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Coding Standards

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					    Coding Standards

A Presentation by Jordan Belone
             What are They?
• Rules - Must



• Guidelines - Should



• Physical Document
                 Open Source
• GNU
http://www.gnu.org/prep/standards/standards.html




• Firefox
https://developer.mozilla.org/En/Developer_Guide/Cod
  ng_Style
Prominent Works

        -Kernighan and Plauger (1974)

        -Fortran and PL/I

        - Contains important points
Prominent Works (2)
             -Rob Pike

             -More recent (Published in
             1999)

             - Regarded as “a business
             essential” and has been
             proven to save money

             -C/C++/Java
         Kernighan Quotations

• "Where there are two bugs, there is likely to
  be a third.“

• “Don't patch bad code - rewrite it."

• "Don't stop with your first draft."
     Why Have Coding Standards?
•   Software Maintenance
•   Less Bugs
•   Teamwork
•   Team switching
•   Cost
 TYPES OF CONDING STANDARDS
• BY COMPANY



• BY LANGUAGE
 CODING STANDARDS



EXAMPLES
    Common Practice - Indentation
• Identifies scope in some programming languages
  for the compiler
• Indentation of
  – Functions
  – Objects
  – Etc

• Unnecessary in Freeform programming <Java>
• Gives an indication of scope in freeform languages
  but doesn’t affect program
                                       Example
    Compare
if (g < 17 && h < 22 || i < 60) { return true; } else {System.out.println (“incorrect”) ; return false;
}


    To
           if (g < 17 && h < 22 || i < 60)
           {                                                         - Easier to Read
                      return true;
           }                                                         - Easier to Understand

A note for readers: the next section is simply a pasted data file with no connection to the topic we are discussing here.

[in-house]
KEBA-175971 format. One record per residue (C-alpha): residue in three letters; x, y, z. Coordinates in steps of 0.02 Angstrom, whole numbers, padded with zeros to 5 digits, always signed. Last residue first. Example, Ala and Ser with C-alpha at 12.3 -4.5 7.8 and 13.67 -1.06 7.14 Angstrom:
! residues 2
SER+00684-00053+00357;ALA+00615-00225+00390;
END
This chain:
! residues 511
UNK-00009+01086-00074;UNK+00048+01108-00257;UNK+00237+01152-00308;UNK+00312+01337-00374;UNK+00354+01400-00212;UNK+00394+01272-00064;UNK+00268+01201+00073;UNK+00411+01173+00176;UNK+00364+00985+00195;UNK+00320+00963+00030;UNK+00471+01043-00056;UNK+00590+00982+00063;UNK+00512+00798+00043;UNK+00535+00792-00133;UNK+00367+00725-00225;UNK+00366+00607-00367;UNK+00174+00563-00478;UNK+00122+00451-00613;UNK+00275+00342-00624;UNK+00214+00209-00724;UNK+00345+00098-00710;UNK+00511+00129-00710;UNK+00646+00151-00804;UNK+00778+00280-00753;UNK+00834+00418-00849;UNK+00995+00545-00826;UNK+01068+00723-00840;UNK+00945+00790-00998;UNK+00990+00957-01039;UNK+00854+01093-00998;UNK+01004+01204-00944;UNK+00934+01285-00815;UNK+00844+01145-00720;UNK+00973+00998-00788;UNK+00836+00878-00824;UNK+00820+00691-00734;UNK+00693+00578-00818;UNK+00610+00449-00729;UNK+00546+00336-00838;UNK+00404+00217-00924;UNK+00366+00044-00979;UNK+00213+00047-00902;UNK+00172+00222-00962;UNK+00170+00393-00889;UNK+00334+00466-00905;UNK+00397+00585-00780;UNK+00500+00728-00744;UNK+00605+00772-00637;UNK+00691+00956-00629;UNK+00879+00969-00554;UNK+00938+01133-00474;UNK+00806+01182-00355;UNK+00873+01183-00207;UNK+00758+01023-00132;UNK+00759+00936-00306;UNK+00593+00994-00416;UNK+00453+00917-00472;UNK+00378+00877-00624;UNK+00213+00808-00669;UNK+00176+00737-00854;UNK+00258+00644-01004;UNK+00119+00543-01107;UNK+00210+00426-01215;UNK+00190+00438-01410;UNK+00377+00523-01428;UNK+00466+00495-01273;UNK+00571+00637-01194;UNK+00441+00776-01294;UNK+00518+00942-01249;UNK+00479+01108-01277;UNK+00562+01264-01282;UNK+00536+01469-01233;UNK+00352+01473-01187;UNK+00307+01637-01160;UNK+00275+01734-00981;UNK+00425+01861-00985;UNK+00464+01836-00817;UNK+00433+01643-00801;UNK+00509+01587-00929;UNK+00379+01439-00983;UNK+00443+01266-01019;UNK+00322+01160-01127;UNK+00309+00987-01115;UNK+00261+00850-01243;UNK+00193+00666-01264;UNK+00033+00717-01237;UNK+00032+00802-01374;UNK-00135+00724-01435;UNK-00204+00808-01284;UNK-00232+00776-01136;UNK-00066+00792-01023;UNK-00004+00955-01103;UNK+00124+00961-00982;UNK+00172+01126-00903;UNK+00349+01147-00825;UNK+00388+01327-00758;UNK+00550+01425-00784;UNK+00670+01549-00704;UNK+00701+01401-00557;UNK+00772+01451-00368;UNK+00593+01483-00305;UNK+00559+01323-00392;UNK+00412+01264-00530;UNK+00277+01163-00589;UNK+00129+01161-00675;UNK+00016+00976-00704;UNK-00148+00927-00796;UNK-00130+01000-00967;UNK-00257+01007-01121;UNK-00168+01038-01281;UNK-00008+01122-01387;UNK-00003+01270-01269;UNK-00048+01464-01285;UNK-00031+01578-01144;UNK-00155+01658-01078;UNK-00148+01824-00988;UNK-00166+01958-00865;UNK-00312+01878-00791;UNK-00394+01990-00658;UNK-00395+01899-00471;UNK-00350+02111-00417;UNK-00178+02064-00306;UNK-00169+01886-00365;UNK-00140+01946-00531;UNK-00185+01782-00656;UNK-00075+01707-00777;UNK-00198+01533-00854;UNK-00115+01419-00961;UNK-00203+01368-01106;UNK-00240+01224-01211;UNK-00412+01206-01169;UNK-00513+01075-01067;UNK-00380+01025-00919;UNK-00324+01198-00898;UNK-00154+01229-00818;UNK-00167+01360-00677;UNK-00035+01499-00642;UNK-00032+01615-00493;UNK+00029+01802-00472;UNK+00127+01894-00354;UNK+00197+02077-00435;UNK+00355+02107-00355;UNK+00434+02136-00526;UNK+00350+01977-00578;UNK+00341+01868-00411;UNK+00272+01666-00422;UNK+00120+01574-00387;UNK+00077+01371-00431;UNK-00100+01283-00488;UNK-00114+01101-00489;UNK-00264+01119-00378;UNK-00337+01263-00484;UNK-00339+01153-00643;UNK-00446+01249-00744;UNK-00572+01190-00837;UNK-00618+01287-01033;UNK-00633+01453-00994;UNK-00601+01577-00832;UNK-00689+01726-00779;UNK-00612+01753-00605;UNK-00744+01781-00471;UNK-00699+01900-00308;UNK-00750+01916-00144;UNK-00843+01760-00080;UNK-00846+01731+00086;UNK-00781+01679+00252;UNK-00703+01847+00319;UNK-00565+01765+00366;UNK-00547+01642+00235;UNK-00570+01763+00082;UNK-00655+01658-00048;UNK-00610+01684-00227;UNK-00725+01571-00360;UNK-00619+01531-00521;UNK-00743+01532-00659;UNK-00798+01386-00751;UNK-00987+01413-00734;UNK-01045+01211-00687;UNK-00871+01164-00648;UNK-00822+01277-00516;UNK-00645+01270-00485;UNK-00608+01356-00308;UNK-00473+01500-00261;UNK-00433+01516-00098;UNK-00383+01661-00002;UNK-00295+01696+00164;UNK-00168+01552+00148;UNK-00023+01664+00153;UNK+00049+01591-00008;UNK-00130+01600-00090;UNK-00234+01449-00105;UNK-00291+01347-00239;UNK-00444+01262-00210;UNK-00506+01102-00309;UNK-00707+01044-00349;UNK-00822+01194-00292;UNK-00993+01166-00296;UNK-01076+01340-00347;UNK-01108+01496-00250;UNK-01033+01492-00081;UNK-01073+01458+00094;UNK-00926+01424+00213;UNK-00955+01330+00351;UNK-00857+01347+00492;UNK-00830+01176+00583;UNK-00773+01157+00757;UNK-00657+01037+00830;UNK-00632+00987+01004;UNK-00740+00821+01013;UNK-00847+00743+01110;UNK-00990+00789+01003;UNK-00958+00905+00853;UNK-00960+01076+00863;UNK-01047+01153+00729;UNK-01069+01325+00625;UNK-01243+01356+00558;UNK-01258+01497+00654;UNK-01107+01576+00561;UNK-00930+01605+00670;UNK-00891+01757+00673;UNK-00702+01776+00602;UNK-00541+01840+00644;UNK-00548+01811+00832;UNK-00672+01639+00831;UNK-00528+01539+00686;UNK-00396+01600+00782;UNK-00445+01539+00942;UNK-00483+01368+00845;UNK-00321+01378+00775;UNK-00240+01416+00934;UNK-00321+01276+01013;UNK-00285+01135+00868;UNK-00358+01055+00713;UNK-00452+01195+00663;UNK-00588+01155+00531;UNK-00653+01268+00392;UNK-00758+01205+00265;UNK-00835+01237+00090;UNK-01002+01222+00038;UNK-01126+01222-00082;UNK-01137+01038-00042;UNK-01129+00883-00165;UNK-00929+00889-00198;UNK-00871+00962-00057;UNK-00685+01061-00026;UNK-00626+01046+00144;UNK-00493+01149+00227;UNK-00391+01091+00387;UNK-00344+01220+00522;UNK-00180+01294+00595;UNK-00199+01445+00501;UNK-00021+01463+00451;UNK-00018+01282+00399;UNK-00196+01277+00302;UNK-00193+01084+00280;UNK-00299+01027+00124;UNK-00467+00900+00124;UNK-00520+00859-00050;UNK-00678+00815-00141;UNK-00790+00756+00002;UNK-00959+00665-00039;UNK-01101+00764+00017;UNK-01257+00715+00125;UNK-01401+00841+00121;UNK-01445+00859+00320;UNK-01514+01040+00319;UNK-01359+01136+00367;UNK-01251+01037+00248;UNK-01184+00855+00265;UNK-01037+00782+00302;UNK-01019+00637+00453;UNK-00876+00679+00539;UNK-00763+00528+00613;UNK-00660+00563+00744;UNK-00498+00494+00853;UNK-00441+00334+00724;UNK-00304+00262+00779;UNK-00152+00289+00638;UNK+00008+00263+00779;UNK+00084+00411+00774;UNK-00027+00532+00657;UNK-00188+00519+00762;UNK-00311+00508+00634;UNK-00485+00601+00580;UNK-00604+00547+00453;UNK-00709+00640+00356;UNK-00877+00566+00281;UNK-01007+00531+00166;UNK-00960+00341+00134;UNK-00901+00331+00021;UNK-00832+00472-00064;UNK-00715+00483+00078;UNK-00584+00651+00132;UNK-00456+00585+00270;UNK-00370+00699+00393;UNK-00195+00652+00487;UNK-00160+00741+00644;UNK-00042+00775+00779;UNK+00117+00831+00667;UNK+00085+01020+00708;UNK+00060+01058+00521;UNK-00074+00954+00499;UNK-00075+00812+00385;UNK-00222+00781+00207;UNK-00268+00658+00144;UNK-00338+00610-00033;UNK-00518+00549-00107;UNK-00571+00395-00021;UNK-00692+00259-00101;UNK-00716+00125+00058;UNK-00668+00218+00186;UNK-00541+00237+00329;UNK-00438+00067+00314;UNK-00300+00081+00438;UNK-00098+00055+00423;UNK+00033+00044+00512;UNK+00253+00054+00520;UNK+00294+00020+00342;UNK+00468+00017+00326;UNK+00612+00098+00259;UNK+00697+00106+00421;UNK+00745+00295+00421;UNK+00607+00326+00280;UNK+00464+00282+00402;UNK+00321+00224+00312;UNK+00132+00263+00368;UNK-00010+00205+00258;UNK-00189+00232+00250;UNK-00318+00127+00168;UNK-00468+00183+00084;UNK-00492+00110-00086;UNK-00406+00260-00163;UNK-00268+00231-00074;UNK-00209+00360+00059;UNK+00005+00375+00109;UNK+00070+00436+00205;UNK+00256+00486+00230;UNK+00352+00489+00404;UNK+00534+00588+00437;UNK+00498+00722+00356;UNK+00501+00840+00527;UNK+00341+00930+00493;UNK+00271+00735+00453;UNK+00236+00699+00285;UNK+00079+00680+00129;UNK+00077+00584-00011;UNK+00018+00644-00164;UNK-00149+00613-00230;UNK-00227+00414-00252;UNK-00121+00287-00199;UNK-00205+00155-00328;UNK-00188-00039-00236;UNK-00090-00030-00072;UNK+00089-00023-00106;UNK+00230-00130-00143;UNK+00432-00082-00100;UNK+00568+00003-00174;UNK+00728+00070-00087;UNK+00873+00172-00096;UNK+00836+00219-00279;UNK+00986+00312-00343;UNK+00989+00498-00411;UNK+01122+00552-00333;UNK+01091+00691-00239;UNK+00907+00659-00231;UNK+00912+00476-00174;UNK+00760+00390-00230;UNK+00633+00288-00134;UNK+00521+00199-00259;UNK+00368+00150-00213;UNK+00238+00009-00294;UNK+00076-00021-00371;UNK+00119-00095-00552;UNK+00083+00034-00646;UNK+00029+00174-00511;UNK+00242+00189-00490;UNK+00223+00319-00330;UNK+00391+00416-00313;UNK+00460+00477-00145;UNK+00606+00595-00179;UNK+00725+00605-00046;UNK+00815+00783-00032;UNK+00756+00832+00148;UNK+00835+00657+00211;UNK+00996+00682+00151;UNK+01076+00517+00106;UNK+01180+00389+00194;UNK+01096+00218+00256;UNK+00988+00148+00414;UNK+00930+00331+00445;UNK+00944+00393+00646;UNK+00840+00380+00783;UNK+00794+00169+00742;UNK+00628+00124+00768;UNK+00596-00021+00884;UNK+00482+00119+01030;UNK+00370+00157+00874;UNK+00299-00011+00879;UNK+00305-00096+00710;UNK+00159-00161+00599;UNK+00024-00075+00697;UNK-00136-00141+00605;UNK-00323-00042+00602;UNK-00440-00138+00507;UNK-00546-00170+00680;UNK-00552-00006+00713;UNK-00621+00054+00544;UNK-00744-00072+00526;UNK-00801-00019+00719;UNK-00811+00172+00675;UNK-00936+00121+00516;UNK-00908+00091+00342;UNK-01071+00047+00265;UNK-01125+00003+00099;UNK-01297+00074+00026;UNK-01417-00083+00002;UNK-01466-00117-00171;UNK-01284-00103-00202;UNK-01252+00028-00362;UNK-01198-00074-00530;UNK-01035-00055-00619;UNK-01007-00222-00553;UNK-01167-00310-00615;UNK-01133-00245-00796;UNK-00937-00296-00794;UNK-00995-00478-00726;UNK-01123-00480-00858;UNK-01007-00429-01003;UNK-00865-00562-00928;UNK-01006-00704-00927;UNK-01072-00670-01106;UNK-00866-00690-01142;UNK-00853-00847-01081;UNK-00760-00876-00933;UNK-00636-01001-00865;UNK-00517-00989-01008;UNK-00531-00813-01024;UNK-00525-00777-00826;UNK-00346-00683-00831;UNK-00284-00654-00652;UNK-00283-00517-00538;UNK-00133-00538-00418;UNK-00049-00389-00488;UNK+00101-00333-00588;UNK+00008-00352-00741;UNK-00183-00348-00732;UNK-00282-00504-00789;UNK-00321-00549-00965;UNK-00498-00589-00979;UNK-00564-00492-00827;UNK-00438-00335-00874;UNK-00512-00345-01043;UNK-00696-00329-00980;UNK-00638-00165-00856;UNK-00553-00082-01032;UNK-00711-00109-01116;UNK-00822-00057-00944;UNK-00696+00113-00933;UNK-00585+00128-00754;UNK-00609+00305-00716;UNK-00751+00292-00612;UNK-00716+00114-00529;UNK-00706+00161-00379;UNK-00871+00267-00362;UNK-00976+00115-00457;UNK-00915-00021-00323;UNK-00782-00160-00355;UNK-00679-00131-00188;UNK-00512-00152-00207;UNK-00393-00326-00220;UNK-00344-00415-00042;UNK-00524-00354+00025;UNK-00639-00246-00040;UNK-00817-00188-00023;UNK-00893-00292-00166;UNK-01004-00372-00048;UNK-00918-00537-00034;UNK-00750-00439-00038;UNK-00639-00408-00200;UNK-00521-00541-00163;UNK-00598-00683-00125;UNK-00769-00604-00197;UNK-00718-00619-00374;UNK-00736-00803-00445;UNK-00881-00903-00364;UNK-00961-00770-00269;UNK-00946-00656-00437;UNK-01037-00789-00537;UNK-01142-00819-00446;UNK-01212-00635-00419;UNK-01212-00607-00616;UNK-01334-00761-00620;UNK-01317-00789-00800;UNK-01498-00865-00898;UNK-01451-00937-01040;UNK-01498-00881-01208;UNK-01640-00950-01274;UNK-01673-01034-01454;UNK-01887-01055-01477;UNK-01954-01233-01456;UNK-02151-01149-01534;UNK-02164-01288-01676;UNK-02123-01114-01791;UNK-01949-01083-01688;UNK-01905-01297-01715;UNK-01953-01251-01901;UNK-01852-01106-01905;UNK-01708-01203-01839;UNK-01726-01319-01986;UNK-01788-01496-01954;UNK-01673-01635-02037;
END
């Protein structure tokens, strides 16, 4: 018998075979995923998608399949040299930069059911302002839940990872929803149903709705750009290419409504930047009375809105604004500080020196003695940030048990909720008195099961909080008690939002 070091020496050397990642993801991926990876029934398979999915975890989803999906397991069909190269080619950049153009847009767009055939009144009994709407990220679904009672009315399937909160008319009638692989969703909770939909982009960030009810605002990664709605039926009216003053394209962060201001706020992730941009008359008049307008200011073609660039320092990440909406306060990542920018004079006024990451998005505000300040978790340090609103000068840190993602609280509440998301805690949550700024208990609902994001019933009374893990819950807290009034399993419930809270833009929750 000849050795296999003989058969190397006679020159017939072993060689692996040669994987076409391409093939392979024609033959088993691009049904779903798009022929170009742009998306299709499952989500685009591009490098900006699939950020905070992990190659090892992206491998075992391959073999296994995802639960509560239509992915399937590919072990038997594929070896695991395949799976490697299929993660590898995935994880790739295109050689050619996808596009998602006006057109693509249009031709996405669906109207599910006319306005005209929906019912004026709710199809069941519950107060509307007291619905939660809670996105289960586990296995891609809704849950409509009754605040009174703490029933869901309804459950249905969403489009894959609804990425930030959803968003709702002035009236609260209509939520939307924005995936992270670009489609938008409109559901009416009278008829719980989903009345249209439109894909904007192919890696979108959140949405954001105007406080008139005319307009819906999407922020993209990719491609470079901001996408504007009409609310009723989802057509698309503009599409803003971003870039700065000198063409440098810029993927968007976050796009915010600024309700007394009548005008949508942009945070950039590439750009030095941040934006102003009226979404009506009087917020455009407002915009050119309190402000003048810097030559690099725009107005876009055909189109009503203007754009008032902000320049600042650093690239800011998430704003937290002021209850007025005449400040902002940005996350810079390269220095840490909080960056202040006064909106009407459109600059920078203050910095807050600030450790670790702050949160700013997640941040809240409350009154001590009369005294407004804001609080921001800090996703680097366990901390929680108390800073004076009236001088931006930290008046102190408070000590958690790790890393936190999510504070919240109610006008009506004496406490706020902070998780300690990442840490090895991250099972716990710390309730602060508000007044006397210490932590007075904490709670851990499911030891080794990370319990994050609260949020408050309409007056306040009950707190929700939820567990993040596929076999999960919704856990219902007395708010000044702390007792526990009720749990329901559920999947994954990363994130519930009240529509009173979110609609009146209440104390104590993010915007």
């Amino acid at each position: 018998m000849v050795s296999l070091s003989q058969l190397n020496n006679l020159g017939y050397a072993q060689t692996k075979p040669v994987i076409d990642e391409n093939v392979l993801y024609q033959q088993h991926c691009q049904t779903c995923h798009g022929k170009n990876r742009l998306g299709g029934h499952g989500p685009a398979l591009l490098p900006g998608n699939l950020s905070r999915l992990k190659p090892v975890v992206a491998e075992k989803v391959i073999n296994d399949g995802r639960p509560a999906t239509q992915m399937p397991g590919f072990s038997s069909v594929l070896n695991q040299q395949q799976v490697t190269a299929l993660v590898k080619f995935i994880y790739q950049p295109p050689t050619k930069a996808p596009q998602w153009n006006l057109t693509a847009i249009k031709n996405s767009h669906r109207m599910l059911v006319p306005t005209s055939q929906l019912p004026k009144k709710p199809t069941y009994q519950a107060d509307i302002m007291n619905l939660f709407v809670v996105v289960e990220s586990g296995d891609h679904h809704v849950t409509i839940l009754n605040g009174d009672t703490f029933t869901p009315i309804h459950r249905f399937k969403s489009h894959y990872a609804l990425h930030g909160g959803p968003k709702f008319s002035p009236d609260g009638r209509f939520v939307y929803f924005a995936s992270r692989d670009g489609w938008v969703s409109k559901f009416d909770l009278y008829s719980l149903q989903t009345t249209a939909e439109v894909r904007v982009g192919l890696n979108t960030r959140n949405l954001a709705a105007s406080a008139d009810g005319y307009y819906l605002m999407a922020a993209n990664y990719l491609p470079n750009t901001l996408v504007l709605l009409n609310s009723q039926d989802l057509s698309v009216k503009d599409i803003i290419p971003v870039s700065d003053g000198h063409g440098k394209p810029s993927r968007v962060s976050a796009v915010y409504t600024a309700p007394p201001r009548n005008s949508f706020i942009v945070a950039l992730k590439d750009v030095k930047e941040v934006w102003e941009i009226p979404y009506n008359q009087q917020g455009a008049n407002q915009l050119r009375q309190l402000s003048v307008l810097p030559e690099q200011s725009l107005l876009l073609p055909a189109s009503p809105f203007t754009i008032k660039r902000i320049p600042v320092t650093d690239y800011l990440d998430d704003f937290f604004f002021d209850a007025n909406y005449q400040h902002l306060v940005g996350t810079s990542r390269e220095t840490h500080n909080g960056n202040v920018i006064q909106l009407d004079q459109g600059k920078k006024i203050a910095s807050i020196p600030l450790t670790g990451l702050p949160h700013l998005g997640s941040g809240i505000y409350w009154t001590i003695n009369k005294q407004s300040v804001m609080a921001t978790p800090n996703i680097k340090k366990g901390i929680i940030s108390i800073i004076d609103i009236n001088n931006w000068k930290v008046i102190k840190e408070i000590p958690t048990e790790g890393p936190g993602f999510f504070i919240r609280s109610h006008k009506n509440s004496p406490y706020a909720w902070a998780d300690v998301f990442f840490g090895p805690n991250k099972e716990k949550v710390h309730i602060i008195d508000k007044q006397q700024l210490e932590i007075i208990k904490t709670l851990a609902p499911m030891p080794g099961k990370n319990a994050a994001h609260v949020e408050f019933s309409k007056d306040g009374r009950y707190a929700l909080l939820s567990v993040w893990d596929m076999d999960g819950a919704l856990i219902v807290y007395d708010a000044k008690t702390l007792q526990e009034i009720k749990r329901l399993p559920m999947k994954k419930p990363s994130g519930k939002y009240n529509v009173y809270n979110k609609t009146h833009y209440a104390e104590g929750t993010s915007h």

else
           {                                                         - Easier to maintain
                      System.out.println(“incorrect”);

                      return false;
           }
 Common Practice -Commenting Code
• ALL PROGRAMMING LANGUAGES
• Comments should
  - Clearly demonstrate the function of the code,
  both to yourself and to other developers
  - Not too long
• Comments should NOT be
  - Every line (Exceptions for functional languages)
  - Overcomplicated
  Common Practice - Whitespace
• Very important but often overlooked

• Makes the code easier to read

• Especially important with large programs, lack
  of whitespace can be very confusing
                       Example
for(int i=0;i<40;i++)
     {system.out.println(i);}



for( int i = 0 ; i < 40 ; i++ )
  {
   system.out.println(i);
   }
 Common Practice – Naming Variables
• Variable names are often thought to be less
  important but they are vital to understanding
  certain pieces of code.

• In the majority of programming languages,
  variables can be assigned almost any name.
                  Example
If(a < h && z <o && t<e)
{
   return true;             This code could
}                           do anything!
 else
{
   return false;
}
     Example quotations from different
             coding standards
•   Use spaces not TABs.
•   Three character indent (four is more common; get agreement and enforce with a tool).
•   No long lines. Limit the line length to a maximum of 120 characters.
•   No trailing whitespace on any line.
•   Put brace on a new line.
•   Single space around keywords, e.g. if (.
•   Single space around binary operators, e.g. 42 + 69
•   No space around unary operators, e.g. ++i
•   No space before parentheses with functions/macros, e.g. fred( 42, 69 )
•   Single space after parentheses with functions/macros, e.g. fred( 42, 69 )
•   Single space after comma with functions/macros, e.g. fred( 42, 69 )
•   Layout lists with one item per line; this makes it easier to see changes in version control.
•   One declaration per line.
•   Function calls with more than two arguments should have the arguments aligned vertically.
•   Avoid big functions and methods. Ditto for large classes and large files.
•   Avoid deep nesting.
•   Always use braces with if statements, while loops, etc. This makes changes shorter and clearer in
    version control.
             SUMMARY
• EASE OF INFORMATION EXTRACTION



• LOOKING FORWARD

				
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